Walt Disney’s first significant success as an animator came from the Alice Comedies, a series of short films begun in 1923 in his Kansas City-based Laugh-O-Gram studio, which Disney headed and continued after he and his collaborators moved to California. In these one-reelers, a little girl named Alice (played by different actresses at various points in the series) spends time in a cartoon wonderland filled with antic-prone creatures. Decades later, Disney’s animation career ended with his work on The Jungle Book, an adaptation of some Rudyard Kipling stories. Released in 1967, the year after Disney’s death, the film serves as a fitting bookend.
The Alice Comedies frequently put their heroine in danger, but they feel weightless. They’re as much magic trick as art, showcasing the wonders of a form that was then still novel. Employing the corner-cutting xerographic process introduced in 101 Dalmatians, The Jungle Book isn’t the most beautiful or technically advanced Disney film, and its episodic structure makes it far from the most compelling story in the classic Disney canon. But its tale of another child lost in the cartoon wilds, one as fraught with a sense of danger and as emotionally moving as anything Disney touched, let him bow out with a film that shows how far animation’s abilities to thrill and move had progressed over the years, and how much his studio had to do with moving it forward.
Featuring a cast filled with well-known entertainers, The Jungle Book relied more heavily on familiar voices than any previous Disney film. That includes the actor cast as Mowgli, the boy protagonist voiced by Bruce Reitherman. Son of the film’s director, Wolfgang Reitherman, Bruce had recently voiced Christopher Robin in Disney’s short “Winnie The Pooh And The Honey Tree,” but here he plays a different, more willful kid who interacts with animals in an environment less forgiving than the Hundred-Acre Wood. Discovered as an infant by the panther Bagheera (Sebastian Cabot), Mowgli is raised by a family of kindly wolves. But word gets out that the unforgiving tiger Shere Khan (voiced by George Sanders, and animated to convey his world-weary expressions) will soon return to their corner of the jungle and make killing the boy a priority. Though unconcerned, the now-near-adolescent Mowgli soon ends up on a journey back to the “Man-Village” in Bagheera’s company. They’re soon joined by the easygoing sloth bear Baloo (Phil Harris), and the film moves from one song-filled encounter with jungle creatures to the next as the trip progresses.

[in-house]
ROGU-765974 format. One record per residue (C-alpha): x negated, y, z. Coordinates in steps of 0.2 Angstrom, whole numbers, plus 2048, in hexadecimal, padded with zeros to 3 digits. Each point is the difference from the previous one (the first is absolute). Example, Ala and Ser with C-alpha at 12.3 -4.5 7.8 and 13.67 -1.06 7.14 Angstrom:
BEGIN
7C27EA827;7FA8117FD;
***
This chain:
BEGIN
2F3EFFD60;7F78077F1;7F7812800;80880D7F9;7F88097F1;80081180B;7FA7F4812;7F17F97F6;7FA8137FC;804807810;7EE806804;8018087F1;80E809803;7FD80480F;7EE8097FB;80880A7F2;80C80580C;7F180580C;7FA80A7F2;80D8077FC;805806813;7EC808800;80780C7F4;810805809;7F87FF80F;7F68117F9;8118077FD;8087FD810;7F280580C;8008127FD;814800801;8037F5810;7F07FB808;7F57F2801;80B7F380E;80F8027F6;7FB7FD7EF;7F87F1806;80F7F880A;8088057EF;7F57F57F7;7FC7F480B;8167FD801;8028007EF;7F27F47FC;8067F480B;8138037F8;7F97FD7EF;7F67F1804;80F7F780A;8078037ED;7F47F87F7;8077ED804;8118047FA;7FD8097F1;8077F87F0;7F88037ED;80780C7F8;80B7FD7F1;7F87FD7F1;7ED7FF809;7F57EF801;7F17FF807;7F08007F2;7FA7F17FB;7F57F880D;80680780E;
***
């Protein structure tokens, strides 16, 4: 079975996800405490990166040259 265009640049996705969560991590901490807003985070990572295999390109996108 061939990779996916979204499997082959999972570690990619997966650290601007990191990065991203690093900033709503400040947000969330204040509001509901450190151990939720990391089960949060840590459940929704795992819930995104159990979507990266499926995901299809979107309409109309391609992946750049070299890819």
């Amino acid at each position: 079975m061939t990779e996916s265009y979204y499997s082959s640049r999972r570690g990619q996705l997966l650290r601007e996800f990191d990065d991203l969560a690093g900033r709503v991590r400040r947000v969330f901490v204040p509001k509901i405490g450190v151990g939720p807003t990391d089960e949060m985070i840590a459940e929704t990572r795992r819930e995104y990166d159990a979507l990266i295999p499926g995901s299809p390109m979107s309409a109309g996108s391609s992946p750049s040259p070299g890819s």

It’s in no hurry. Pokily paced for a 78-minute movie, The Jungle Book counts on winning characters and memorable songs to carry it along. That turns out to be a safe bet. The film’s most famous number, Baloo’s statement-of-purpose “The Bare Necessities,” comes from Terry Gilkyson, who completed several never-used tracks for the film before being replaced by Disney favorites Richard and Robert Sherman (who’d recently provided the songs for Mary Poppins). Every one of the bunch is memorable, and each plays gracefully into the action of the film. The jazzy “I Wanna Be Like You,” performed by the Louis Prima-voiced orangutan King Louie, is as seductive in its own way as the hypnotic “Trust In Me,” sung by Sterling Holloway as Kaa the python, in a sinister twist on Holloway’s genial Winnie The Pooh voice. Both songs, in their own way, are designed to draw Mowgli deeper into danger.